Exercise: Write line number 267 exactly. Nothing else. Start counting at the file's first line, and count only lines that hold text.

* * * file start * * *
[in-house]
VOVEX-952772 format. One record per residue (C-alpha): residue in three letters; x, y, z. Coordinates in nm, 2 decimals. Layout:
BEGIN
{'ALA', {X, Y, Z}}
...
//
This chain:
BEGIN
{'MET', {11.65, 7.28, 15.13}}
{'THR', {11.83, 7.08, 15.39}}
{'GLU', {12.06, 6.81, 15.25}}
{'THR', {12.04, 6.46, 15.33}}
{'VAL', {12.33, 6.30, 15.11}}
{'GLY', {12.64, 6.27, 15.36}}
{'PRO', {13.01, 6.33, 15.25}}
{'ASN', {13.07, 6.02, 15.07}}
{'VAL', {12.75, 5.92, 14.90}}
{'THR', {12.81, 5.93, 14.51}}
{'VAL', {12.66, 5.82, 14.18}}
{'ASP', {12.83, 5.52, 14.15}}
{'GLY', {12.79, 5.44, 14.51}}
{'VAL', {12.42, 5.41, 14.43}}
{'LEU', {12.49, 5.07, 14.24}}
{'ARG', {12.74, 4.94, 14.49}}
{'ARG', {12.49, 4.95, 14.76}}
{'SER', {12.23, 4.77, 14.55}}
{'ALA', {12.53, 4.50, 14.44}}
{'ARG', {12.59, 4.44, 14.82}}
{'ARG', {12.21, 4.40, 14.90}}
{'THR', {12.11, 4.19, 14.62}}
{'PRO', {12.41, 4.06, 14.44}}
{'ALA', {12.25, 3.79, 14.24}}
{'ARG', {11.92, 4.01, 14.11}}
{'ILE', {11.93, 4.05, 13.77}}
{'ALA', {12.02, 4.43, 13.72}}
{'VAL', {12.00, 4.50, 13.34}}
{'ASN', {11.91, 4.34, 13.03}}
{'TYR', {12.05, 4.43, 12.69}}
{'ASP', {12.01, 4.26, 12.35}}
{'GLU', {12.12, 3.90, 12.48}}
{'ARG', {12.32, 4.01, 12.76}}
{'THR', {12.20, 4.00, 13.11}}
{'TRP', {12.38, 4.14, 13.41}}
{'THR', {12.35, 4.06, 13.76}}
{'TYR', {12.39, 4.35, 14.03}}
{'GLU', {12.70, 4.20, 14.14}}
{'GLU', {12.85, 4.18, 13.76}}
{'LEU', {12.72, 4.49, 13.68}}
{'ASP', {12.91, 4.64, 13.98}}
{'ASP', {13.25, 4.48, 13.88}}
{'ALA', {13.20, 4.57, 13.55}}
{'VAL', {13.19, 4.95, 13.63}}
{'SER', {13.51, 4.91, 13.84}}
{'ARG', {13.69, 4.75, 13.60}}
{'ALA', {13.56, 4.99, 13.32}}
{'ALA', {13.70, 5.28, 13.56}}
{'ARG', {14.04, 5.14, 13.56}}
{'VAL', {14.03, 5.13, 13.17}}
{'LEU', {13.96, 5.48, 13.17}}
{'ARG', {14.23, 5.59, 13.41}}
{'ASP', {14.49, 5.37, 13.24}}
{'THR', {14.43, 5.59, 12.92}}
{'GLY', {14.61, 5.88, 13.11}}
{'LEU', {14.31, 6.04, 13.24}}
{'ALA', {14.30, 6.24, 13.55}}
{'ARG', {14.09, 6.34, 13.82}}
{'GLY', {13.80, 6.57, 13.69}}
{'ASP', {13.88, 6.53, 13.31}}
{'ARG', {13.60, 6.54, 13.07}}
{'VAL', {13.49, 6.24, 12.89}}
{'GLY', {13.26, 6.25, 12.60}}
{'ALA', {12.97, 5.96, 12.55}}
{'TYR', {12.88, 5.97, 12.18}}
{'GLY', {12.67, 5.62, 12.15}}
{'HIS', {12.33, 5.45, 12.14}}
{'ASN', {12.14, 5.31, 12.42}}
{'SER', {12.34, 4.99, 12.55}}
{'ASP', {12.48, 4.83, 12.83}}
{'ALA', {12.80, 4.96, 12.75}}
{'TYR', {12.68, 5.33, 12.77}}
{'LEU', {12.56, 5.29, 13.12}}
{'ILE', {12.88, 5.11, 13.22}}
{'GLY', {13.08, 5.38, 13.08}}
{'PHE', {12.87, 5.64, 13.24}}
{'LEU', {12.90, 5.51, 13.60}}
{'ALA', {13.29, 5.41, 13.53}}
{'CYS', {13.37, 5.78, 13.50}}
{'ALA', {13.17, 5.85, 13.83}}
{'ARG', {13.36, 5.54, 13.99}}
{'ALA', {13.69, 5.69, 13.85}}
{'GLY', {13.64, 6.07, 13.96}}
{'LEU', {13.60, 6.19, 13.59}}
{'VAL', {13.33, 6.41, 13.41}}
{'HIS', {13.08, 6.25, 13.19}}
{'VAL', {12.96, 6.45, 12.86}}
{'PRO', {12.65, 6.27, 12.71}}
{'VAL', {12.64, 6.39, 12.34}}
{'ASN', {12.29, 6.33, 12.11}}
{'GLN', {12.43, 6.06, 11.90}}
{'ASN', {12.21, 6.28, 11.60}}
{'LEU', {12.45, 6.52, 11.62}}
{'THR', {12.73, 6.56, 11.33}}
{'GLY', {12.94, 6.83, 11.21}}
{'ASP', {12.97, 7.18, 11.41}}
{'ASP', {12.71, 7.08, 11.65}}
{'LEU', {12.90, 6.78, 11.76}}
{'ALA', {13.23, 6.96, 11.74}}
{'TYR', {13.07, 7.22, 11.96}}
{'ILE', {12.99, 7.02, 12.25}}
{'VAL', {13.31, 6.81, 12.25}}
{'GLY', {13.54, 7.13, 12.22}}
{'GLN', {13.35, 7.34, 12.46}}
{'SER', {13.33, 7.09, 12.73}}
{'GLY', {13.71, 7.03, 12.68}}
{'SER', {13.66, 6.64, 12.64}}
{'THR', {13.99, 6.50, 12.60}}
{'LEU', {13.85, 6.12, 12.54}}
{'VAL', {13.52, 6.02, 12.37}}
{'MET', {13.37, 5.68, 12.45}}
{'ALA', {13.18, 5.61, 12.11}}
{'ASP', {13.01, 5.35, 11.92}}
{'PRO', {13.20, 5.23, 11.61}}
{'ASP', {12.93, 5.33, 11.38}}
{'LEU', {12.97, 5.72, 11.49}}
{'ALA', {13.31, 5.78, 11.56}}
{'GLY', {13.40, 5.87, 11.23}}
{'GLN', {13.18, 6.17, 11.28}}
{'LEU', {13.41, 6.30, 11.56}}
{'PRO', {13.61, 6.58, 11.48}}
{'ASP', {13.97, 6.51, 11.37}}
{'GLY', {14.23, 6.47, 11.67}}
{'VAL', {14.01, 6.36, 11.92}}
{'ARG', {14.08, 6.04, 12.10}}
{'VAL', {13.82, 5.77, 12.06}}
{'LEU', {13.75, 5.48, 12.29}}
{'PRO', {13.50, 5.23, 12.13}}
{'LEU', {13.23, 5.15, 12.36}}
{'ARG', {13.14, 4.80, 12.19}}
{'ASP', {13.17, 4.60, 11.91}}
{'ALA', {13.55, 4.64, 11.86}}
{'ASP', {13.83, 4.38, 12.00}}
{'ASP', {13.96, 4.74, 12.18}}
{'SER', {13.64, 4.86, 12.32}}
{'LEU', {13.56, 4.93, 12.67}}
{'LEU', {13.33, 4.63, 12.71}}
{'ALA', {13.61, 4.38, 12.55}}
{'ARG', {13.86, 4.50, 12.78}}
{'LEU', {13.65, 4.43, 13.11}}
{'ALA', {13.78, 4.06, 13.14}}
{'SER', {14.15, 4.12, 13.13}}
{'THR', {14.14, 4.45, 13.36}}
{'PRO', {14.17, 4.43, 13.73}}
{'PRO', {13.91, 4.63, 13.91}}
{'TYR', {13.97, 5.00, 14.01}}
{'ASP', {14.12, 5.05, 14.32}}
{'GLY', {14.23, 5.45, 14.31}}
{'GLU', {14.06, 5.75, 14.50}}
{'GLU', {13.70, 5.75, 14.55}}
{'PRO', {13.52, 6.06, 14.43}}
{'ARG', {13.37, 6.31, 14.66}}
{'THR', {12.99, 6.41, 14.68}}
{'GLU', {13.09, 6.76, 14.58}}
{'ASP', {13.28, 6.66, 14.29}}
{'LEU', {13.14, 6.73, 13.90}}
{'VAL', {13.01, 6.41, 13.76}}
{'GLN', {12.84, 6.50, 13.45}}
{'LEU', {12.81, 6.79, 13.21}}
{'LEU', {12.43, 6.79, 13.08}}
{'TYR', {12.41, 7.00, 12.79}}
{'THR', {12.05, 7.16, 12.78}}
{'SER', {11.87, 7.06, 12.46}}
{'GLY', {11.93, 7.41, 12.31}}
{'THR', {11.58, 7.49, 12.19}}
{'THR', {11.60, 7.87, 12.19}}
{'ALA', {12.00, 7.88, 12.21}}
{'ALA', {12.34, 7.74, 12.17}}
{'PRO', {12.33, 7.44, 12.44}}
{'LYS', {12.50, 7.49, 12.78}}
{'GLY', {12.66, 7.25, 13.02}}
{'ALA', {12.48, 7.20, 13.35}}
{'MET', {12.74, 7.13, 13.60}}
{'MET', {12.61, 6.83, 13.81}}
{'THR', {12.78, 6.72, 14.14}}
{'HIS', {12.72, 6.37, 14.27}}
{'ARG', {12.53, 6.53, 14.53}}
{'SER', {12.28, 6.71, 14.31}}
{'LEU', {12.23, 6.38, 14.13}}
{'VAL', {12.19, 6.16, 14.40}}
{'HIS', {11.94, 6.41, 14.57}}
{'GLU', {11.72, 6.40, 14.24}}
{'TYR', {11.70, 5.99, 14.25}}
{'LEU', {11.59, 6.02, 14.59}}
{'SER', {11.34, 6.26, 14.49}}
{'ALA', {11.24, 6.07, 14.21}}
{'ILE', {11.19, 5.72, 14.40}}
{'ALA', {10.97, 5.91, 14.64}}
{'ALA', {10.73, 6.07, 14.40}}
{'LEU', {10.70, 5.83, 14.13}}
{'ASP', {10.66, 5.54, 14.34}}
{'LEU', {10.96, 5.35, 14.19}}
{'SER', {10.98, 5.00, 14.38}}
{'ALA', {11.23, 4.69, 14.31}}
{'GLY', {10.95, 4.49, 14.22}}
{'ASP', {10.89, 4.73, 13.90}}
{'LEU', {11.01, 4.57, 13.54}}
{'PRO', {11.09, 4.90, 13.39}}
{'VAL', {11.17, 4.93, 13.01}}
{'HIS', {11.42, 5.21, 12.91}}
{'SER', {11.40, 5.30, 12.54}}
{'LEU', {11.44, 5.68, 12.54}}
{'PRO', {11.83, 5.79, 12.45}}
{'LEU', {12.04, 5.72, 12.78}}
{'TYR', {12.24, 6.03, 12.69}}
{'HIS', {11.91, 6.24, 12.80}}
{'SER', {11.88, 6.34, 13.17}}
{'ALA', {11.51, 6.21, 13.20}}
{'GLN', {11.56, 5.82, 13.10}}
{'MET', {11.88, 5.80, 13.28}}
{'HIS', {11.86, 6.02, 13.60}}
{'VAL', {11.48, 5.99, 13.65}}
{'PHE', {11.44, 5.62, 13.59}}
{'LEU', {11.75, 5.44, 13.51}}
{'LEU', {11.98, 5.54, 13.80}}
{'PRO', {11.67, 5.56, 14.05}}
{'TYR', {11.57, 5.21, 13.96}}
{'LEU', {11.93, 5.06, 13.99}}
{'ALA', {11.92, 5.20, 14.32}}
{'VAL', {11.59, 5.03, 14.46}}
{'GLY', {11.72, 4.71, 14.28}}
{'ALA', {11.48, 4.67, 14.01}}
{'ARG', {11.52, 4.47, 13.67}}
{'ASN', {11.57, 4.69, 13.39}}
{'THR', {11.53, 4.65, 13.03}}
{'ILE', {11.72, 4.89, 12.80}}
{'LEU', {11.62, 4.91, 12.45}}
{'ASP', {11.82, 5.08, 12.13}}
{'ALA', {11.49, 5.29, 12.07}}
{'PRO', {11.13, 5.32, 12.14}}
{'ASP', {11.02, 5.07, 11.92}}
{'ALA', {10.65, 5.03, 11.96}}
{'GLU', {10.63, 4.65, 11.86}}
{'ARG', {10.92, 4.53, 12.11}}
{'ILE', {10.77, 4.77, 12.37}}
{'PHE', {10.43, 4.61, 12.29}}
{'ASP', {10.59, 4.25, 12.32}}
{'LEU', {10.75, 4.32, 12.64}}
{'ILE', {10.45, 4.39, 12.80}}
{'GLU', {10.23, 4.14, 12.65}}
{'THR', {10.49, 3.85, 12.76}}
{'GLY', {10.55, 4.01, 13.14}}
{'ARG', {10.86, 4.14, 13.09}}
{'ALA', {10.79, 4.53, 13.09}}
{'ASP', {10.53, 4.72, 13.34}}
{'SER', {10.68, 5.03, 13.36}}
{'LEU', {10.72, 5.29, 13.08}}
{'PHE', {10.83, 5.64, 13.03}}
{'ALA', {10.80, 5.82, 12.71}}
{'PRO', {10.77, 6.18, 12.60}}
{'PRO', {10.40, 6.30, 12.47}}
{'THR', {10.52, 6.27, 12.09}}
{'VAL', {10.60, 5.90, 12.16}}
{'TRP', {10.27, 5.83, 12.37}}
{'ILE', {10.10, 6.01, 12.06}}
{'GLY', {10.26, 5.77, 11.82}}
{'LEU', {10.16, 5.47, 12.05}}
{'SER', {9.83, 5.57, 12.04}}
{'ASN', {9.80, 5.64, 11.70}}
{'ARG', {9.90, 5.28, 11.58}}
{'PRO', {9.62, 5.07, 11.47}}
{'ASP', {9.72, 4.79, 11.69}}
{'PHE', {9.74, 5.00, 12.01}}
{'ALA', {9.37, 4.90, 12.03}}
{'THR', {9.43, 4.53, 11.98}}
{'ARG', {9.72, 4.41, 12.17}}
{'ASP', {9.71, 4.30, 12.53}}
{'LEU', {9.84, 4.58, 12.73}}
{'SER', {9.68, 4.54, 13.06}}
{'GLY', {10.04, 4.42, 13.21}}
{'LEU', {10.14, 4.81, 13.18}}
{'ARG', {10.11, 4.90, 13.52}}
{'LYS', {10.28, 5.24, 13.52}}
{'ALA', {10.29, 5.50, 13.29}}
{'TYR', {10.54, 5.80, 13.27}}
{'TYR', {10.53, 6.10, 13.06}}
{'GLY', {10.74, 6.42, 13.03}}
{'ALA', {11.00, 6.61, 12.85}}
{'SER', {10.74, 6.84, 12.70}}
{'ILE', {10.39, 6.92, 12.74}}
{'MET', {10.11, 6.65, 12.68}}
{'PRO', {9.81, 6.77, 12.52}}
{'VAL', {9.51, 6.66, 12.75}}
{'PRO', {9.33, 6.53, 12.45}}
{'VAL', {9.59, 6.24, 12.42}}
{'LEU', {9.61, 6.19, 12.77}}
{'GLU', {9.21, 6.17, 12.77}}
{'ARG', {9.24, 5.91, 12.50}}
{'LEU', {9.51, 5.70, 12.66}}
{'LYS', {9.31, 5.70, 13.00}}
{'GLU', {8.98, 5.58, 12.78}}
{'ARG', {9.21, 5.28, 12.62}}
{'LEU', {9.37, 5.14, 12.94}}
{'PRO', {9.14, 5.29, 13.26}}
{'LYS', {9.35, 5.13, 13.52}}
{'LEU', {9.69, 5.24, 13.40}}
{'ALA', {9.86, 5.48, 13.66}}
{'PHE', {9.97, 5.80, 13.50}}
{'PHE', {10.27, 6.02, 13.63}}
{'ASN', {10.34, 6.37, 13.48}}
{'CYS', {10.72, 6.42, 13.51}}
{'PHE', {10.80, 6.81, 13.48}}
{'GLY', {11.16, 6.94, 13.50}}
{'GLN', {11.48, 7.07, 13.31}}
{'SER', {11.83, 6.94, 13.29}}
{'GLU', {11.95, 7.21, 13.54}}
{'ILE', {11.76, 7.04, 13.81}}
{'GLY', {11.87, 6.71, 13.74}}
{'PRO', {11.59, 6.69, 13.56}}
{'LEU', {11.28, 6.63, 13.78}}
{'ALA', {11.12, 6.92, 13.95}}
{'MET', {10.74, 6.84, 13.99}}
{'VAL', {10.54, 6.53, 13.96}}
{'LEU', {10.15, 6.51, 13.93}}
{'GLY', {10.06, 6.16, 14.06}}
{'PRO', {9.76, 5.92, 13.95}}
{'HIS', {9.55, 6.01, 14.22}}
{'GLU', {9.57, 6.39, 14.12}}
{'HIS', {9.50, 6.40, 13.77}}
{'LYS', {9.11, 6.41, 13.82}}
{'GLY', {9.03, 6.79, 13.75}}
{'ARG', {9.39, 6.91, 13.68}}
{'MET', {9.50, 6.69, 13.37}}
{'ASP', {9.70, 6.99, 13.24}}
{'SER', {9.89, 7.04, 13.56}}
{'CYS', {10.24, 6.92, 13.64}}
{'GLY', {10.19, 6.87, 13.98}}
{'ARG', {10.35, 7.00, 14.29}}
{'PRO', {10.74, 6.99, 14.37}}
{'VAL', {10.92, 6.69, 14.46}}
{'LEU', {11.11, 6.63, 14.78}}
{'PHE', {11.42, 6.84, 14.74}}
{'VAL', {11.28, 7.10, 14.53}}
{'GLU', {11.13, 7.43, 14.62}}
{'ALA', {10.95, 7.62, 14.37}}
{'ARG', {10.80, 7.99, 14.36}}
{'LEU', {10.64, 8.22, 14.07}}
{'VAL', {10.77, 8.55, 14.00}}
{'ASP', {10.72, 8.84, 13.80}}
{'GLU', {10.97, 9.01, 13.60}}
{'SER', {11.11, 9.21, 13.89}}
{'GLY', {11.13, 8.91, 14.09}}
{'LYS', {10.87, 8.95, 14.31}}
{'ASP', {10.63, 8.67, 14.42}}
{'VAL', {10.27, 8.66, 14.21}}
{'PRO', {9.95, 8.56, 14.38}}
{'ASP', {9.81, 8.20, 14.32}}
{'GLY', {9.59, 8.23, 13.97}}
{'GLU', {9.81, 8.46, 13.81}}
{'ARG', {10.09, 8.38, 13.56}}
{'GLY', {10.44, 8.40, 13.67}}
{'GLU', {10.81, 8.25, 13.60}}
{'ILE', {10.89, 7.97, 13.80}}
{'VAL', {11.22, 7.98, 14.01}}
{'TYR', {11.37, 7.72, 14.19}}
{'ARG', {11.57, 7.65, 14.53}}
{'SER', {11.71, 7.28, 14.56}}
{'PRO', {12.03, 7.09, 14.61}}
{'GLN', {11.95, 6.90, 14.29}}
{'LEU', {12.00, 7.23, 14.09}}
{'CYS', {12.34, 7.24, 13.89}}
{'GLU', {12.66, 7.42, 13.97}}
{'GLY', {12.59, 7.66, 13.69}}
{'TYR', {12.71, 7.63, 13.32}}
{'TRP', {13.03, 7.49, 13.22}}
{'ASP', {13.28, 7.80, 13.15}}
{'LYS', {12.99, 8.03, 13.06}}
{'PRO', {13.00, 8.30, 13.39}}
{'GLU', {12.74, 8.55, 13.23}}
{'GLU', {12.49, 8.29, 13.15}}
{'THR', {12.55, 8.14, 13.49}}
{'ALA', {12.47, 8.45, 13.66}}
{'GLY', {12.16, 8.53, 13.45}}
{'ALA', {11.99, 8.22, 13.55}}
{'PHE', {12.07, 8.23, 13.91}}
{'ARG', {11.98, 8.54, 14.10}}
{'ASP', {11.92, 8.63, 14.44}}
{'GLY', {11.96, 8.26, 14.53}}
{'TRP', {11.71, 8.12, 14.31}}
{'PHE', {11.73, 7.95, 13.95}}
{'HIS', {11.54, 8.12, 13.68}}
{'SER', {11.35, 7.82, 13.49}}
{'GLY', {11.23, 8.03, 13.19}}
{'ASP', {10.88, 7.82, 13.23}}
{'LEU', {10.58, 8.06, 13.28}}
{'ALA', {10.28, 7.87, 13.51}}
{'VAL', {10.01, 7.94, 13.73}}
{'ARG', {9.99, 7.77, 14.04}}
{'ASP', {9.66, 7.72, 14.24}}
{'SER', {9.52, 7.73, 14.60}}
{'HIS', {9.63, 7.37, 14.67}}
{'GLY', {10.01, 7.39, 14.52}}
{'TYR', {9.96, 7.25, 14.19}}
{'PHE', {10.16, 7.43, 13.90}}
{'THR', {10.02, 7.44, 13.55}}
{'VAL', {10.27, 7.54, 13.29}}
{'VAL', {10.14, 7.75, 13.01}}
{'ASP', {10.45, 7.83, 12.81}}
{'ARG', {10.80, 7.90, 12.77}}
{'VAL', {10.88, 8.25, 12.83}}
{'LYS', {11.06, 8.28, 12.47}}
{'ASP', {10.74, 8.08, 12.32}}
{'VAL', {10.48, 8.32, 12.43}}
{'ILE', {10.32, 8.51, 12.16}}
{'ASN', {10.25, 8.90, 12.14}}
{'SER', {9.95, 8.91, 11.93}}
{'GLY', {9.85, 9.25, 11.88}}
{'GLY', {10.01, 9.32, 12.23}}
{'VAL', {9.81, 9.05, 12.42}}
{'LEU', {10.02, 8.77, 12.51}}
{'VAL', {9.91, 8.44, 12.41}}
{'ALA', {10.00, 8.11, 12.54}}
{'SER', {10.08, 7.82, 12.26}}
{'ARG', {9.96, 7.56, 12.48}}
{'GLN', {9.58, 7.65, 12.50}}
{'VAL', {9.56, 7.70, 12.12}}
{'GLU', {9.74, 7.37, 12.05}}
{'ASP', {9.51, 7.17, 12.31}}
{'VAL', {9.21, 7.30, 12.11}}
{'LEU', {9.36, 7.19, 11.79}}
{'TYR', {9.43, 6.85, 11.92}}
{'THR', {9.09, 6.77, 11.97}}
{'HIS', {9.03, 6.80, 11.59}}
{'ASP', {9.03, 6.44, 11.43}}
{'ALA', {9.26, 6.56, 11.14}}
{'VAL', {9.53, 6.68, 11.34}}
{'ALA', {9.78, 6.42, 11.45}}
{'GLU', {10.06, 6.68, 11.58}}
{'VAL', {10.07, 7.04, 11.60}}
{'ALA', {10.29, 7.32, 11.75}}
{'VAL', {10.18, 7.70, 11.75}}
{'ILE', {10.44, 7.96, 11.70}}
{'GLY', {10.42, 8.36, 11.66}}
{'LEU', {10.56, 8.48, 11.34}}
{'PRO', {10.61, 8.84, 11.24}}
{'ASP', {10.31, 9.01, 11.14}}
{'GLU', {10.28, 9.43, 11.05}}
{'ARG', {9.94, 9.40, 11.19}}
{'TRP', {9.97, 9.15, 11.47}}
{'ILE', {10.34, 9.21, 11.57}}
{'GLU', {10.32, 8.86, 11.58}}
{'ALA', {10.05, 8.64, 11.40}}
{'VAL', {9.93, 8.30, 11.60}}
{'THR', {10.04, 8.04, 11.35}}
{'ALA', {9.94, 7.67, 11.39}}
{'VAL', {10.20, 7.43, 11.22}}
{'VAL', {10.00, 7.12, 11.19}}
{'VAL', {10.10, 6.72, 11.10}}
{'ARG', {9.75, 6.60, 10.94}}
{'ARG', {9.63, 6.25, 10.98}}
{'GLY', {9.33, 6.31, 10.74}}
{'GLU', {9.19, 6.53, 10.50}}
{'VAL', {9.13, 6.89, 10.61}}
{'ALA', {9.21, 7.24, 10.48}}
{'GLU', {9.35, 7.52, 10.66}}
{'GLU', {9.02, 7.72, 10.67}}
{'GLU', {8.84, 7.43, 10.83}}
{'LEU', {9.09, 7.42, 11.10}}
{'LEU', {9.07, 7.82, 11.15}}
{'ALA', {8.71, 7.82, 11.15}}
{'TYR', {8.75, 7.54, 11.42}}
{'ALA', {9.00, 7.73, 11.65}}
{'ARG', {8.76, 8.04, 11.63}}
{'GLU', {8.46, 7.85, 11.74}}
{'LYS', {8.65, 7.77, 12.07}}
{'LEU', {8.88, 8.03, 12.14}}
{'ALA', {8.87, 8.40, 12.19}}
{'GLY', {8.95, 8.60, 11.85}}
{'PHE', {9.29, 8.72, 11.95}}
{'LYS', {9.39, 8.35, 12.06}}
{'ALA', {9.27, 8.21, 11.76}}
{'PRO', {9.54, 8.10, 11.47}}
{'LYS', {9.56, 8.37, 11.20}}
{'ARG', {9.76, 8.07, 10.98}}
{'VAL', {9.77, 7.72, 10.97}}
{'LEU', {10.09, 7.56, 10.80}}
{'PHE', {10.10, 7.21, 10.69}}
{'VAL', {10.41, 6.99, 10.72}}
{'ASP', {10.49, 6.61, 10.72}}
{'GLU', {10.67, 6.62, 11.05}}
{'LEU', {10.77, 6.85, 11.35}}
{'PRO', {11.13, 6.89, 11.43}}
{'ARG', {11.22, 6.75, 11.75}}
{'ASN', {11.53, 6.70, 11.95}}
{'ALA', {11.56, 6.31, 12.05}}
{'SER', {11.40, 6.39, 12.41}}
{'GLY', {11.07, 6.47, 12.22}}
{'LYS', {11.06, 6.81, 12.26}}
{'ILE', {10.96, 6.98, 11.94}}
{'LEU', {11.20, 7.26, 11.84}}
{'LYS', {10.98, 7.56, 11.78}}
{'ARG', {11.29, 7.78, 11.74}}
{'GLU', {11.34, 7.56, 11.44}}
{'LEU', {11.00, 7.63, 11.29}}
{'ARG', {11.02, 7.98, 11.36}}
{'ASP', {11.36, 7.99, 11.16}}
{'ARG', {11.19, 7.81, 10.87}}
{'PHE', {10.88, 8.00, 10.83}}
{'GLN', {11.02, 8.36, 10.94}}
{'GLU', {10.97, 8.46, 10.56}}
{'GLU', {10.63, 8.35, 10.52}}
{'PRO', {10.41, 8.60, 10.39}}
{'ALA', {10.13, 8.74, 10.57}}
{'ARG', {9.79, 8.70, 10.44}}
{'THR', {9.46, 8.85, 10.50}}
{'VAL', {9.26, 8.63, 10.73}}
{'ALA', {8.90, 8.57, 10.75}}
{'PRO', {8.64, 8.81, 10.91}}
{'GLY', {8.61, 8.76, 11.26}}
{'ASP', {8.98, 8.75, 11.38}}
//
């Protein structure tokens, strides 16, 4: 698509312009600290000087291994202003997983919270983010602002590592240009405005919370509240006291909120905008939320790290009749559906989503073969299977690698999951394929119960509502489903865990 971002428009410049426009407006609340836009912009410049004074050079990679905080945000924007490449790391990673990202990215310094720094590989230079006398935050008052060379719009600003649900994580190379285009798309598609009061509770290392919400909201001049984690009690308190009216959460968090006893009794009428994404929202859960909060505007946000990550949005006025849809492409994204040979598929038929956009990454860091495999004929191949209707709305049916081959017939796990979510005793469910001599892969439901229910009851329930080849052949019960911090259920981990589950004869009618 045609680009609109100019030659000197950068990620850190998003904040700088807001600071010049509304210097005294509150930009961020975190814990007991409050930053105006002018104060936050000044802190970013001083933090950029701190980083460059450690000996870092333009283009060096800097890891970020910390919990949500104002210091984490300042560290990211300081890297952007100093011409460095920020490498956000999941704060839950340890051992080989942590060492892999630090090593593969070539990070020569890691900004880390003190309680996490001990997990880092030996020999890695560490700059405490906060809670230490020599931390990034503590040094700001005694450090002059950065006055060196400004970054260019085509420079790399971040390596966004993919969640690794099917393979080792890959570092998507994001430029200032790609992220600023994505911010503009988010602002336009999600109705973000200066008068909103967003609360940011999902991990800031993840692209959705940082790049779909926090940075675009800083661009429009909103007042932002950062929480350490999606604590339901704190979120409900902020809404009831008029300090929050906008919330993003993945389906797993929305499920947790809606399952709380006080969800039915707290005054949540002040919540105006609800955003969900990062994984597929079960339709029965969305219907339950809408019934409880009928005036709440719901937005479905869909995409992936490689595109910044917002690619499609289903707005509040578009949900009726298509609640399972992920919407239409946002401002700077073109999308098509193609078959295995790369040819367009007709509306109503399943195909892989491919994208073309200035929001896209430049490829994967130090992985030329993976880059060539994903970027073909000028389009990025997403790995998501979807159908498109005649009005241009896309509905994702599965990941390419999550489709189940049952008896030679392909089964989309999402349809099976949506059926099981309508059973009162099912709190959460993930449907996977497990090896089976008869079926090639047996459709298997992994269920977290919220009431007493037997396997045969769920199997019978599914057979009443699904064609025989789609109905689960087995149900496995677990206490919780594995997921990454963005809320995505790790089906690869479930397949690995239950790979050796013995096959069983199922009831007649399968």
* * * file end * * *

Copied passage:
{'ASN', {9.80, 5.64, 11.70}}